(Reuters) - BHP Group, the world’s biggest miner, on Tuesday reported a drop in first-half 2019 profit as a decline in copper earnings and a series of output disruptions boosted costs and resulted in missed opportunities for cost savings.
BHP kicked off the reporting season for global majors and was expected to post slightly weaker results due to the outages at its Australian and Chilean operations.
Declining ore quality at Escondida in Chile, the world’s largest copper mine, led to higher costs as the miner had to process more ore, while falling prices also stunted copper earnings.
Underlying profit from continuing operations for the six months that ended on Dec. 31 fell to $4.03 billion, down 8 percent from $4.40 billion in the same period the year before, the company said in a statement. That missed consensus estimates compiled by Vuma Financial of $4.209 billion.
Underlying profit measures a company’s performance exclusive of one-time gains and losses.
“It was a sloppy result,” said analyst David Lennox at Fat Prophets in Sydney.
“Unit costs have risen quite substantially and above guidance. I’m disappointed with the growth across the board, and that they are forecasting flat productivity gains for this year.”
The company cut its guidance for a second time on the amount of cost savings it expected to generate during the 2019 financial year because of higher productivity. In August, the company expected productivity gains of $1 billion during the financial year, down from an earlier forecast of $2 billion.
However, on Tuesday, the company cut its forecast for productivity gains to flat for the financial year. The guidance cut was mainly because of $460 million in savings that were not achieved because of unplanned production outages at Olympic Dam, Western Australia Iron Ore, Spence and Nickel West.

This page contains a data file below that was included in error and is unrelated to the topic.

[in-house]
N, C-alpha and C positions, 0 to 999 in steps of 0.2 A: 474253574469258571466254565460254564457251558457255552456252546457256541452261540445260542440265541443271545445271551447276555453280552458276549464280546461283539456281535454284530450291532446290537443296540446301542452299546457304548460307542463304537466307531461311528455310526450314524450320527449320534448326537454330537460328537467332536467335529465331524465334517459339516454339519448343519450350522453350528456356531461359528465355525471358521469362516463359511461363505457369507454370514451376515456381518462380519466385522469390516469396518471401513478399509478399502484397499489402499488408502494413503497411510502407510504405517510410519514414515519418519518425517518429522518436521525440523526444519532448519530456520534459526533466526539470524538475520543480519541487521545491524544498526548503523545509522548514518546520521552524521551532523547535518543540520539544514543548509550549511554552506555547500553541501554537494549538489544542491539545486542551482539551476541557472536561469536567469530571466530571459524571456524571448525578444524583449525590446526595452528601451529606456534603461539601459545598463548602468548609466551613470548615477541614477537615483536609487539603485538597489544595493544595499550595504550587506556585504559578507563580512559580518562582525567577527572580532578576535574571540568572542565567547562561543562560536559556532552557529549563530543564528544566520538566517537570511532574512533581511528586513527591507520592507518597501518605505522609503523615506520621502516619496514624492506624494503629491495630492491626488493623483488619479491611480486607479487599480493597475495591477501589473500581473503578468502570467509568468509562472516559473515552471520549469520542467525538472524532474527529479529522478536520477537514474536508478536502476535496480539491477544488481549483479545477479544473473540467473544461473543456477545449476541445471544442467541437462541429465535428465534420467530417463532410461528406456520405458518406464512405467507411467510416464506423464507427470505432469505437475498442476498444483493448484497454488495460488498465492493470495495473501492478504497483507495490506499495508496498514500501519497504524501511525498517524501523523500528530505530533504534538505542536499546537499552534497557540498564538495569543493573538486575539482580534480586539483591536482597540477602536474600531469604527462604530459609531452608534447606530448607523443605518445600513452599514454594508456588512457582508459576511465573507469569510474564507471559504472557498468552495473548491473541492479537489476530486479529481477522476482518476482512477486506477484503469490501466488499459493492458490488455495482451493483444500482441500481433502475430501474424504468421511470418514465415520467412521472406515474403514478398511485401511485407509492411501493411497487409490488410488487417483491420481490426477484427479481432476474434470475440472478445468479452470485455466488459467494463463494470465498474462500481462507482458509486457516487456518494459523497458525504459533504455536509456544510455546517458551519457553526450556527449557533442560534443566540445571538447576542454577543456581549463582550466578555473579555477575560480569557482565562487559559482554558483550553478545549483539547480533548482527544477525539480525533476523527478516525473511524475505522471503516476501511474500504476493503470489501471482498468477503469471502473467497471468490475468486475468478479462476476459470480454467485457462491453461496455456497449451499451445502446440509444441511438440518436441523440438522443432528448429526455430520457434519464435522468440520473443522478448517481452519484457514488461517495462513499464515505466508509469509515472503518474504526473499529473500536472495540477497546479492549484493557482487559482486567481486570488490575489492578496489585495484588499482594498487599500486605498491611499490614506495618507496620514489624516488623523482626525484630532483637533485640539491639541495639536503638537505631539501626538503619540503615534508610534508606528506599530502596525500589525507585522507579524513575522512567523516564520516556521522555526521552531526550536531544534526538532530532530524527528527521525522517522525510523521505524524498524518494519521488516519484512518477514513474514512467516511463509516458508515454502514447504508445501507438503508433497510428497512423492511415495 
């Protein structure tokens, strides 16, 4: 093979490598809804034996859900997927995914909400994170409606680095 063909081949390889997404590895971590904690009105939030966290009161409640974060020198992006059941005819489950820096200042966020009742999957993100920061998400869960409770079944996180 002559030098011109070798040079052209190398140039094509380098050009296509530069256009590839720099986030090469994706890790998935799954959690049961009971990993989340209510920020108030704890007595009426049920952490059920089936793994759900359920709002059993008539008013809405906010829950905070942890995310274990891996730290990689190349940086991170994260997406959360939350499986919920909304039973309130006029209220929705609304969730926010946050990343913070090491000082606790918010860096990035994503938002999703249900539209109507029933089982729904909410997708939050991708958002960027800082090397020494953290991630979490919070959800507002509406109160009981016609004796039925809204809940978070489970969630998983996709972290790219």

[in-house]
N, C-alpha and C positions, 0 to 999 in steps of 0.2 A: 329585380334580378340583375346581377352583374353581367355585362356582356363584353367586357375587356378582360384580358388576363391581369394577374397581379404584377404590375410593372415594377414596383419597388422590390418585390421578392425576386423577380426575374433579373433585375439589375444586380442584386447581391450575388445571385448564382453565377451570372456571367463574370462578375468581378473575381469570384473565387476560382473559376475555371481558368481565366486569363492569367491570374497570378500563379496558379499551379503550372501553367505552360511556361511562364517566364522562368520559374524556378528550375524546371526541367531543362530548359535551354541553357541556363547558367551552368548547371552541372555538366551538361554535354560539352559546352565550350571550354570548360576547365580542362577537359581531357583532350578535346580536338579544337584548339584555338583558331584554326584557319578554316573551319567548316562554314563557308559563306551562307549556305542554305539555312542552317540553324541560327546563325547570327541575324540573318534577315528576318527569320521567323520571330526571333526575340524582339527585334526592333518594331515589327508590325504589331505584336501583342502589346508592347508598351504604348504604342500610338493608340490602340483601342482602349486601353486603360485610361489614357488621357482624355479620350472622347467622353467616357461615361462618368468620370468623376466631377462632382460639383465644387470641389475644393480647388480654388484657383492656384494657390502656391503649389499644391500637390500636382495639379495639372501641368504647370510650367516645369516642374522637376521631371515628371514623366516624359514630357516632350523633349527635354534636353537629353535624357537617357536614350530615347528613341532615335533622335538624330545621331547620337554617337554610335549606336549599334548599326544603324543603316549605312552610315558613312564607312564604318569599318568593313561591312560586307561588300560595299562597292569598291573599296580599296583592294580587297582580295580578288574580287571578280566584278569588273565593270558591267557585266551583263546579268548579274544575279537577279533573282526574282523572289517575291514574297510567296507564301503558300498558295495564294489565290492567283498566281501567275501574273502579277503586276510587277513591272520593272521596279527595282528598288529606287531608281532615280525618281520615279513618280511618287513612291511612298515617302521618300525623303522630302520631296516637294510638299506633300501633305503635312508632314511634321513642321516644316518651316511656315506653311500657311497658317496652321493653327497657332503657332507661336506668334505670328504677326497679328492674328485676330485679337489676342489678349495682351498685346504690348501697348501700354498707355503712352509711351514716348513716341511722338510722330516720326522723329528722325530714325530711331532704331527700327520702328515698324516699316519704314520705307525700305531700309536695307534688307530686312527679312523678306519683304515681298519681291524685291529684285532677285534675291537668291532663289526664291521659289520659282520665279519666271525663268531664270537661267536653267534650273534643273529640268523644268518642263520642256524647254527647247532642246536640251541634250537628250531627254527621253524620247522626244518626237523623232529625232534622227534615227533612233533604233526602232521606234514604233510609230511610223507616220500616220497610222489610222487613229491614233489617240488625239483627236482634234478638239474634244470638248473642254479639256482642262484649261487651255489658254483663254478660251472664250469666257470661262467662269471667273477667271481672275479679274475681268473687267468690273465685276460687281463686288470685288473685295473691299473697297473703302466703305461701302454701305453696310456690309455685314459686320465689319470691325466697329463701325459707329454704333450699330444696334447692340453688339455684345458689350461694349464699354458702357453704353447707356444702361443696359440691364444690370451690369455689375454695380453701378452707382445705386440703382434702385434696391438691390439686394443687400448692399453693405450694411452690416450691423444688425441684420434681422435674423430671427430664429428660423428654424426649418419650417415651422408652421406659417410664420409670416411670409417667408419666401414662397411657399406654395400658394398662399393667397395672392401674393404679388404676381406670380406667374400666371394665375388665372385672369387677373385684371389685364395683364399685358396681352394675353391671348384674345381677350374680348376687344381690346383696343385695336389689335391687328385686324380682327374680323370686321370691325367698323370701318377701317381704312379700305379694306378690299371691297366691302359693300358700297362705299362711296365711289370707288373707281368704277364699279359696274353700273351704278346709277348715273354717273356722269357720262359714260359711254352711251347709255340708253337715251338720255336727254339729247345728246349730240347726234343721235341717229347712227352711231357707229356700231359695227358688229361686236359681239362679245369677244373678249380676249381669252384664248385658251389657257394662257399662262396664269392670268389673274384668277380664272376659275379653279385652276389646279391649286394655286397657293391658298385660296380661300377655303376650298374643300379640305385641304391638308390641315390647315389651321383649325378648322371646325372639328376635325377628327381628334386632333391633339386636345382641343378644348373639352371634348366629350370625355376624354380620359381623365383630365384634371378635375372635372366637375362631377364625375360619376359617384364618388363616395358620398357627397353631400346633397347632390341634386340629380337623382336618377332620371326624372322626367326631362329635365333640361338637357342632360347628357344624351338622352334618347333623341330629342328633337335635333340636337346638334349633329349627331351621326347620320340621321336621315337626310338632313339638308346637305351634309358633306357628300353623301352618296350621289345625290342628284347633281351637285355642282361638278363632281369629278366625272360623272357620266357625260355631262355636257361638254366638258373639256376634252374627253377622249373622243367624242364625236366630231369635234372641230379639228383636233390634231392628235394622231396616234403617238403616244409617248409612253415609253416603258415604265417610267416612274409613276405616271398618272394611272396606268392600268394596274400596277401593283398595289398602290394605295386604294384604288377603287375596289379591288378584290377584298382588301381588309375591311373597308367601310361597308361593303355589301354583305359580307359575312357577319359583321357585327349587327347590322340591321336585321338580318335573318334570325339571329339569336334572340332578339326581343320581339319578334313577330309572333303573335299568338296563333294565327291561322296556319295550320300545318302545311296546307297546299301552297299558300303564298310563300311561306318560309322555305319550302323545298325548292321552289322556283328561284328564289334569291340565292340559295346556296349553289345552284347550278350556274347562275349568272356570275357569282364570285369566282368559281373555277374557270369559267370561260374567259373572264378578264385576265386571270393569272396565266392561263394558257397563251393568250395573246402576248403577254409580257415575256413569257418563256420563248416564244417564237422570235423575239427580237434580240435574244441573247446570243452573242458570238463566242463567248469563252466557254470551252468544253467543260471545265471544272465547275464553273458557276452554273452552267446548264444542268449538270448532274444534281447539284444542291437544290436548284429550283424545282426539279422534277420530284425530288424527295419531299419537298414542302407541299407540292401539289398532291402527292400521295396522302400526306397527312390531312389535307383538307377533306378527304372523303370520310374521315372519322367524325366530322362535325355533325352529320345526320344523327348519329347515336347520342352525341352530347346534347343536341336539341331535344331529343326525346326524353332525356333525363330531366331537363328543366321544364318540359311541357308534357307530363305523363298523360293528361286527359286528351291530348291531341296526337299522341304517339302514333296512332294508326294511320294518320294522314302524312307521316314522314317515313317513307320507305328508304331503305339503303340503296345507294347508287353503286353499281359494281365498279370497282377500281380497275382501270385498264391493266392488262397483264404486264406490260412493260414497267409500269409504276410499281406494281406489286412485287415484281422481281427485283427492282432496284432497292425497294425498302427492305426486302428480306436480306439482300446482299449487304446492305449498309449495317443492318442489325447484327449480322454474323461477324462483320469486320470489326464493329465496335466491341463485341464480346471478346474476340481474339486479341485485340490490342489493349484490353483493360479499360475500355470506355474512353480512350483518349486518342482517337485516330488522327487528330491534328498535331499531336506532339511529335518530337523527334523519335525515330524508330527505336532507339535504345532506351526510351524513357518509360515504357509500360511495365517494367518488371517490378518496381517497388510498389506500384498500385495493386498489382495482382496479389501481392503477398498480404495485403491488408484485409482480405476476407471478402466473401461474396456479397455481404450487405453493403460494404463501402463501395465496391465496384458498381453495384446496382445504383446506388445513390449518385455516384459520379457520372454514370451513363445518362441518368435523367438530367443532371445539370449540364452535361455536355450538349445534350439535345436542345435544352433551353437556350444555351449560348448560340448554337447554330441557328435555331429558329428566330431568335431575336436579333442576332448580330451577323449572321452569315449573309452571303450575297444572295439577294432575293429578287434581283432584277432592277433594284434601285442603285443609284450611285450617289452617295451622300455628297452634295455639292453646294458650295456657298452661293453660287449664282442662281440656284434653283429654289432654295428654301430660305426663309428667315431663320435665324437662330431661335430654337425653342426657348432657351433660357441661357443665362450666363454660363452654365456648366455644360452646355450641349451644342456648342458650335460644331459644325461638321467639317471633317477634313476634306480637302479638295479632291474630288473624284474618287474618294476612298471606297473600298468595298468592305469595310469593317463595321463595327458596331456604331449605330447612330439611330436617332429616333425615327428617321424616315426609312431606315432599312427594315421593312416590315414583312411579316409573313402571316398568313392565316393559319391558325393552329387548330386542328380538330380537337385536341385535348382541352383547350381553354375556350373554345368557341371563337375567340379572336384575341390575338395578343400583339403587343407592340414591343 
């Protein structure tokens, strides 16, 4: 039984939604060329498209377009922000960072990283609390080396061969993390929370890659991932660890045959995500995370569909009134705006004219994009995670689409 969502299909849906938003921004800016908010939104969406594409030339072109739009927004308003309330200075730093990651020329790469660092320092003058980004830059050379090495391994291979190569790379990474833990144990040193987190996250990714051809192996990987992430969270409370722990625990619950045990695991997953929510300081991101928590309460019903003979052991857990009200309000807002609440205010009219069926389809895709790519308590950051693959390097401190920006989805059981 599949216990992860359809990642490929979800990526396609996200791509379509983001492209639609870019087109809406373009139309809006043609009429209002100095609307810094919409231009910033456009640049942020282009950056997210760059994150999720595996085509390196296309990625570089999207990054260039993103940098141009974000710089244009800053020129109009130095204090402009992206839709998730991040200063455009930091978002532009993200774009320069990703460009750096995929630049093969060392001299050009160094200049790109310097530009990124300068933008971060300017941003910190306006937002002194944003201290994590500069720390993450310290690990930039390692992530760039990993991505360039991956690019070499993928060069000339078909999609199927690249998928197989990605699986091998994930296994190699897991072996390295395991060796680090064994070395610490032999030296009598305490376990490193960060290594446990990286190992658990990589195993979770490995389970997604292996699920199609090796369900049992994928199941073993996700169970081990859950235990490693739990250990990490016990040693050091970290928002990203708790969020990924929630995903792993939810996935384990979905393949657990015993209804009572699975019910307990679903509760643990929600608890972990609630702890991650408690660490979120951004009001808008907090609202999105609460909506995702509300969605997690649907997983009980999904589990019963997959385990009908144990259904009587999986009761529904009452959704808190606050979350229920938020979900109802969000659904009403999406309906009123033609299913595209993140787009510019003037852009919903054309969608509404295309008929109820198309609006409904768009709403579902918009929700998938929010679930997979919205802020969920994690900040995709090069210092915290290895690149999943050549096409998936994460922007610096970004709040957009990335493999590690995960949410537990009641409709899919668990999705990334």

BHP’s costs for the half-year period for its iron ore unit were $14.51 a tonne based on exchange rates during the period versus a forecast of less than $14.
At Escondida, costs were $1.17 a tonne against earlier guidance of less than $1.15.
Chief Executive Officer Andrew Mackenzie said that BHP set up late last year a transformation office that reports directly to him to help with the next phase of growth.
“I think there is an awful lot more that is possible in terms of transforming this company to really deliver a stable set of operations where everything runs like a Swiss watch. That will inevitably lift production, make us safer, and reduce unit costs,” he said on a media call.
Last month, BHP said its second-quarter iron ore production fell 9 percent after it was forced to derail an iron ore-cargo train after it ran away en route to a key shipping hub.
Earnings before income tax, depreciation and amortization from copper fell nearly 40 percent in the first half.
However, the miner slightly raised its 2019 copper production forecast to between about 1.6 million tonnes and 1.7 million tonnes.
BHP said it cut net debt to $9.9 billion during the period, below its $10 to $15 billion target.
BHP declared an interim dividend of $0.55 per share, the same as last year.
Revenue from continuing operations rose 1 percent during the period to $20.74 billion.
Reporting By Rushil Dutta in BENGALURU and Melanie Burton in MELBOURNE; editing by Christian Schmollinger